Once we get to the airport and grab a quick breakfast, we board the plane with the matai without a hitch. After unsuccessfully looking for whales outside my window for 30 minutes, we arrive on Ofu and head to “the lodge.”
The lodge is a 1-minute walk from the airport (note that the airport is just an airstrip and an open structure). It’s odd to not have to find transportation to my destination from an airport, but really convenient. The lodge sits right by the coast and next door to the NPS visitor’s center on Ofu. A married island couple named Ben and Deb run the lodge. They each spent significant amounts of time stateside and can communicate and connect well with their guests.
We quickly put away our food in the breezy kitchen of the lodge to a reggae soundtrack and start putting together gear for the day. While we are gathering up the equipment we need, I hear 3 year old Elsa Bordelon exclaim, “best day ever!” as she looks out on the ocean. Elsa is the really the star of the trip. She is the daughter of Jason Bordelon, Chief of Interpretation. Jason and I bond quickly as he also spent several years on the west end of Catalina Island and likes to surf. Between Elsa and work, Jason is staying pretty busy on Ofu. Elsa is a free spirit if there ever was one and makes the whole crew laugh throughout the week.
Once we are ready to go into the field, Bert, Tori, and I hop in the truck with the Ofu NPS team- Brian and Boy. Ofu is of particular interest to the scientific community because of what happens in its nearshore “pools,” where seawater gets held up at low tide and the interaction with the open ocean is limited. These pools heat up to above 90 F, which is much hotter than corals should be able to withstand. Yet, the corals in the pools are thriving. Why is this? What makes these corals different? Does this provide us hope in the face of a warming ocean?
NPS is continually working with Stanford and Old Dominion University to answer these questions. This week, we are taking water quality samples (just like I did at KALA) as part of the Inventory and Monitoring process that goes on in the Pacific, as well as looking at coral reef plots that partnering universities are researching. The latter exercise involves us finding corals that the university has tagged in the warm pools, retagging them (the tags get covered in encrusting algae very quickly), and taking photos so that all involved parties can analyze how quickly the coral is growing, bleaching, or receding. The idea is to find which corals are growing well in the warm pools and why that is.
As we are taking our water quality samples, Bert is teaching Boy and Brian how to do it so that they can help with the study when the Tutuila-based team isn’t on Ofu. After we go to several sites and finish all of the water quality samples we need to take on Ofu, we call it a day and head back to the lodge.
It’s a warm afternoon on Ofu and Tori and I are swatting mosquitos off ourselves. We are on day 3 of our Ofu mission. I’m getting the hang of searching for tagged corals. It’s been very challenging because the tags are small to begin with and are often completely fouled or missing. We are struggling with certain tags more than others and start to see a pattern of which ones are missing. This helps us determine where we need to make new sites versus where we should actually spend effort looking for tags.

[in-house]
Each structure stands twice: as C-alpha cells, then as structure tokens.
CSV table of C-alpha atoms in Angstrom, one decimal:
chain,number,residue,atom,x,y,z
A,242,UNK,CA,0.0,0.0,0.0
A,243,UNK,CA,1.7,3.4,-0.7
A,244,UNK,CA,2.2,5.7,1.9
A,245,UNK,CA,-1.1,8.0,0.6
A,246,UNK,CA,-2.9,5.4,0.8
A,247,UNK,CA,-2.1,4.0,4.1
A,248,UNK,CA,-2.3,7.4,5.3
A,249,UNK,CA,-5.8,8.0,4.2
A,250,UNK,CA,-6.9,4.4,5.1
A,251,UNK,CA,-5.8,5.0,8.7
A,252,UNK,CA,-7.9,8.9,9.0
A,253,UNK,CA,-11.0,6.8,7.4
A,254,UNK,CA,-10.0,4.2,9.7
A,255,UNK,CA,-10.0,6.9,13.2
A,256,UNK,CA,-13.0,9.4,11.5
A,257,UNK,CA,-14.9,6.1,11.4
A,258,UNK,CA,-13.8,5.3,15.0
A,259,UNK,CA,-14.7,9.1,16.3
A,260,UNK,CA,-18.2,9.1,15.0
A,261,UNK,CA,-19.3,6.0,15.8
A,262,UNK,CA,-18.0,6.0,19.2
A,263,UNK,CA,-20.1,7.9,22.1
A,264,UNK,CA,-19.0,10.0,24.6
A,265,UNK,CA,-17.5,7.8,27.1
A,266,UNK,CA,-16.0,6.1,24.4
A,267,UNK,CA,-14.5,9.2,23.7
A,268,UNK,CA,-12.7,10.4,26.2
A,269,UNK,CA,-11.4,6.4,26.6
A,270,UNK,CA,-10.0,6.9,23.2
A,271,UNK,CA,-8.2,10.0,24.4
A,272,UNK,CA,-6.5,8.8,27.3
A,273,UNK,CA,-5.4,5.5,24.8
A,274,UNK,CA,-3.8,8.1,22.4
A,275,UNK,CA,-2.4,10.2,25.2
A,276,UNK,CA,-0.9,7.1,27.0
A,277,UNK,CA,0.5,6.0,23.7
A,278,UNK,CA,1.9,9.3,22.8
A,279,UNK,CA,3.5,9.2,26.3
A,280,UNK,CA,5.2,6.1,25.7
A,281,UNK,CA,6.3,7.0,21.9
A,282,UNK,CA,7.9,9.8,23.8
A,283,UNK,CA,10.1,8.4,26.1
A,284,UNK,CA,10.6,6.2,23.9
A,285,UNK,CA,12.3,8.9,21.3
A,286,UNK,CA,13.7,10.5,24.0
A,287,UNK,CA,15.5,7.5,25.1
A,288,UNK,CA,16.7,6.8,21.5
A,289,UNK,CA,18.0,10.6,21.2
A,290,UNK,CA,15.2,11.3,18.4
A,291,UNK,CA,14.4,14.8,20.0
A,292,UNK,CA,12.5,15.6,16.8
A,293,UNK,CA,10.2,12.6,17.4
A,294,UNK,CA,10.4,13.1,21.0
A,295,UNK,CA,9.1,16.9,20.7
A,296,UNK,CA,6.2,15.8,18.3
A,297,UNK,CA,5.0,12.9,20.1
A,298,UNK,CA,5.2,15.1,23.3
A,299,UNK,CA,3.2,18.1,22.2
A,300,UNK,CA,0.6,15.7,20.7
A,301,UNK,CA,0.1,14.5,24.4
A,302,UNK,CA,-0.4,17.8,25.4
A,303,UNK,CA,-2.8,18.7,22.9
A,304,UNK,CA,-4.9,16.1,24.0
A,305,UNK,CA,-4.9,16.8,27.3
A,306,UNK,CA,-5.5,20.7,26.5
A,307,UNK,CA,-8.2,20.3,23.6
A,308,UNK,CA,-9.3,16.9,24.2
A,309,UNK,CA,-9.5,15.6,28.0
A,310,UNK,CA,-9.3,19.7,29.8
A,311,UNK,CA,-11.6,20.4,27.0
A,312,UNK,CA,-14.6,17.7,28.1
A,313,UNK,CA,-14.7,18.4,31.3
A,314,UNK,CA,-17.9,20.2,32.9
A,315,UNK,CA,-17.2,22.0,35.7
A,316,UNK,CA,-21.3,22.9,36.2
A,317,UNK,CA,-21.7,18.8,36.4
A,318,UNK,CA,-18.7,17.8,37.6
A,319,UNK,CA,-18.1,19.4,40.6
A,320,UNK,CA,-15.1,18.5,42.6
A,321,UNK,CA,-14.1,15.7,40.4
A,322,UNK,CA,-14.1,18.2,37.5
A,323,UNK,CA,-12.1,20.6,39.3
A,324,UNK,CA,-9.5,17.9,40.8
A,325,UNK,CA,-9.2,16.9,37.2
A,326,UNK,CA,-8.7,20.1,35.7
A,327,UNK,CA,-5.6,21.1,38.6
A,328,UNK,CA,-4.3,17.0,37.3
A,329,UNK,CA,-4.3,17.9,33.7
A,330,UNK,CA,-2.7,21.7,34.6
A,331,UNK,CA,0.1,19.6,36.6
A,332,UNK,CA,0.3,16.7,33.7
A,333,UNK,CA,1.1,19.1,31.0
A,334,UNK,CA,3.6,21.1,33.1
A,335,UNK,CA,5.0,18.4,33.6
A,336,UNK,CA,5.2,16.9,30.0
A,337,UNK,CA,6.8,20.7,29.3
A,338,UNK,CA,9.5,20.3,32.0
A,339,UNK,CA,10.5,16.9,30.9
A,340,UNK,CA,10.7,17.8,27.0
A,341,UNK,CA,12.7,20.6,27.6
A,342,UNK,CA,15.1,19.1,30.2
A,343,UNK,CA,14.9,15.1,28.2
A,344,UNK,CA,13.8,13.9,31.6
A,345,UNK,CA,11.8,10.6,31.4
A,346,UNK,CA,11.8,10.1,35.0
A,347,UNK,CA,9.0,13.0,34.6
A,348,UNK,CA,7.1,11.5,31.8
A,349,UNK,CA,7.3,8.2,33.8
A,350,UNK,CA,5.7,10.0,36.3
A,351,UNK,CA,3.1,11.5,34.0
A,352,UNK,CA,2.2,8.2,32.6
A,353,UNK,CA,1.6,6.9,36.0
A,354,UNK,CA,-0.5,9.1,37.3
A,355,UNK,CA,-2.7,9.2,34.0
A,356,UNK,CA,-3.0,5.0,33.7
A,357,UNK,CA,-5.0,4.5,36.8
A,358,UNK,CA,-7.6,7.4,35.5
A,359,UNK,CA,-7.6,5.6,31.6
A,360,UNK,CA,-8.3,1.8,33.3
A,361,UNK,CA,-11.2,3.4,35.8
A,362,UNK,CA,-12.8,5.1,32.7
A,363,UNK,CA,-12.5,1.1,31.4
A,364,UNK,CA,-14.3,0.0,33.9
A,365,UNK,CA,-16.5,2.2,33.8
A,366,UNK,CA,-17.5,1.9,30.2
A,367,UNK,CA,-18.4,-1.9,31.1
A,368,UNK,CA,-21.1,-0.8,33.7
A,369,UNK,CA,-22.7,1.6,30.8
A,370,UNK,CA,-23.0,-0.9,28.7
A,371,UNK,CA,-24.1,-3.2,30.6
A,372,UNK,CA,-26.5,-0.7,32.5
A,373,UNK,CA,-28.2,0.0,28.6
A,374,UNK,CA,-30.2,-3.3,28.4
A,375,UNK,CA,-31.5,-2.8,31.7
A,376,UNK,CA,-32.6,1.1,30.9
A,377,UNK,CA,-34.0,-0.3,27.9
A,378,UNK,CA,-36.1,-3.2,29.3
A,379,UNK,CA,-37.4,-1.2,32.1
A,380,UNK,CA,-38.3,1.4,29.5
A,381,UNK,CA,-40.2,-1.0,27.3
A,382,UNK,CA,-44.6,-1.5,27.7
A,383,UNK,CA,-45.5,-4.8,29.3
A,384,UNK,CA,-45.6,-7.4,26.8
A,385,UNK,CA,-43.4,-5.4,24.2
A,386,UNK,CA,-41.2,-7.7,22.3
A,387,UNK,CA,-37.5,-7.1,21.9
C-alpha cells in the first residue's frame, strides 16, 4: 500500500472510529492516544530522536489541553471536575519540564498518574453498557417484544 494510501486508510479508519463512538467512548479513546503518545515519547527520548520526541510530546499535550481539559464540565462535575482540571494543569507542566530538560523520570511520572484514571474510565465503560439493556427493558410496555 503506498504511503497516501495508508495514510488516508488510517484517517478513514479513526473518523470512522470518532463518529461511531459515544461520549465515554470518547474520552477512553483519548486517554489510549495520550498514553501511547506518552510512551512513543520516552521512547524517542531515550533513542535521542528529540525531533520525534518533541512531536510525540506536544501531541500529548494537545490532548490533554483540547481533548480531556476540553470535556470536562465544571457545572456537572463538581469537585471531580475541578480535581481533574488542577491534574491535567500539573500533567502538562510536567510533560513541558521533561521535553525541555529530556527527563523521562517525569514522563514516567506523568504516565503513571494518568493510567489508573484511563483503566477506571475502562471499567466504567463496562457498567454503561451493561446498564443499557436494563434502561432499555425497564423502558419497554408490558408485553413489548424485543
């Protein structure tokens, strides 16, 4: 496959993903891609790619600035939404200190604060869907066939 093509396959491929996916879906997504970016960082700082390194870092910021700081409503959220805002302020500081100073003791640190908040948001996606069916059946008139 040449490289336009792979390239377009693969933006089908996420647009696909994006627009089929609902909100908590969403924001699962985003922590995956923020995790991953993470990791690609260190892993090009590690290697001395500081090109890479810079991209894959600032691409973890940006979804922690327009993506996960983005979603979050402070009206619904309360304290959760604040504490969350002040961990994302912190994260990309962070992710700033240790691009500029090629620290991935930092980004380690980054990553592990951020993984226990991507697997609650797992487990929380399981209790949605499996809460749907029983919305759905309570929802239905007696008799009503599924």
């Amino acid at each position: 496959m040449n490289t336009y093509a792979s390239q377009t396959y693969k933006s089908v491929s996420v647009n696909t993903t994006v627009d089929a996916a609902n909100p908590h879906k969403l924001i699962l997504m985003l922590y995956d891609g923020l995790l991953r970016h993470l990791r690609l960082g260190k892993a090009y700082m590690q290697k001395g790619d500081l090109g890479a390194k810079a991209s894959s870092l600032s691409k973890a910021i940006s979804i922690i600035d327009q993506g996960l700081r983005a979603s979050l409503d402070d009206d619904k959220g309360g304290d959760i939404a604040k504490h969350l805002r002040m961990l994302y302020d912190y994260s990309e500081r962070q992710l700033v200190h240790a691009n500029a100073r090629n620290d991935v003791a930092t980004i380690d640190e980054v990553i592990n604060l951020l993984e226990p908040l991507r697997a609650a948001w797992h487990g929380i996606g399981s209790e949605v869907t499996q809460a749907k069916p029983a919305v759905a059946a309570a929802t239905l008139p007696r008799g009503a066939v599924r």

After our second site of the day, Bert shouts out, “Sione!” Sione is my name in Samoan and has become my nickname on Ofu. “Let me see how you husk a coconut!” I told Bert that I can husk coconuts- which is true. There is a perfect husking stick at this site. The thing is, I haven’t had a perfect husking stick to husk a coconut on in 4 years. It should be easier, but because I’m out of practice and have been husking coconuts with a pocket knife all summer, I struggle a little. About 8 minutes later, I’ve husked my coconut. “I’ll show you the Samoan way!” Bert says, as he proceeds to husk a coconut in about 20 seconds and we all laugh.
As day turns into night, we are all cooking dinner. I look at the food Daniel brought, which is only rice, beans, and quinoa. I have to ask him. I turn to Daniel and say, “are you vegetarian?” I am hoping for a fellow vegetarian in American Samoa. Despite how every single person I’ve met who has been to American Samoa has told me how difficult it is to be vegetarian here, it’s actually not too hard. However Daniel is not a vegetarian, “I’m mostly vegetarian, but I’ll slam an animal every now and then if I need to.” I can’t help but crack up at that statement. Slam an animal?! That has to be one of the funniest ways he could have put it.
Though Daniel is hilarious, what I admire about him most is his commitment to his values. The reason he brought so little food with packaging to Ofu was because knows that what is brought to Ofu gets put into a “dump” (a hole in the ground) on Ofu and often will end up in the ocean or burned. In order to reduce his footprint on the island, he brought food that has the least amount of packaging possible. This is what a leader should be doing.
My scuba boot tan is pretty spectacular right now. After 5 days of surveying, the back of my legs are extremely tan and the skin under my boot line is not. Today, we are also doing some video surveys along our transect lines. The way it works in-water is Bert and I set up the transect tape at each site, then Tori swims along the tape taking video. The video is analyzed later and compared to past videos. NPS is specifically looking at coral cover and coral health from previous survey to this survey.
Additionally, we are taking a cow bile mixture with us today in case we see any crown of thorns sea stars (COTS). COTS are native to Samoan waters, but they are what I like to call “coral reef lawnmowers.” They are ravenous coral eaters and don’t really have natural predators. It’s difficult for humans to remove them as well since their bodies are covered in venomous spines. As such, having multiple COTS in a small area can spell death for that entire section of reef. NPS uses cow bile to kill COTS. It is inserted into the COTS through a syringe and will disintegrate the COTS within 24 hours without harming any other marine life.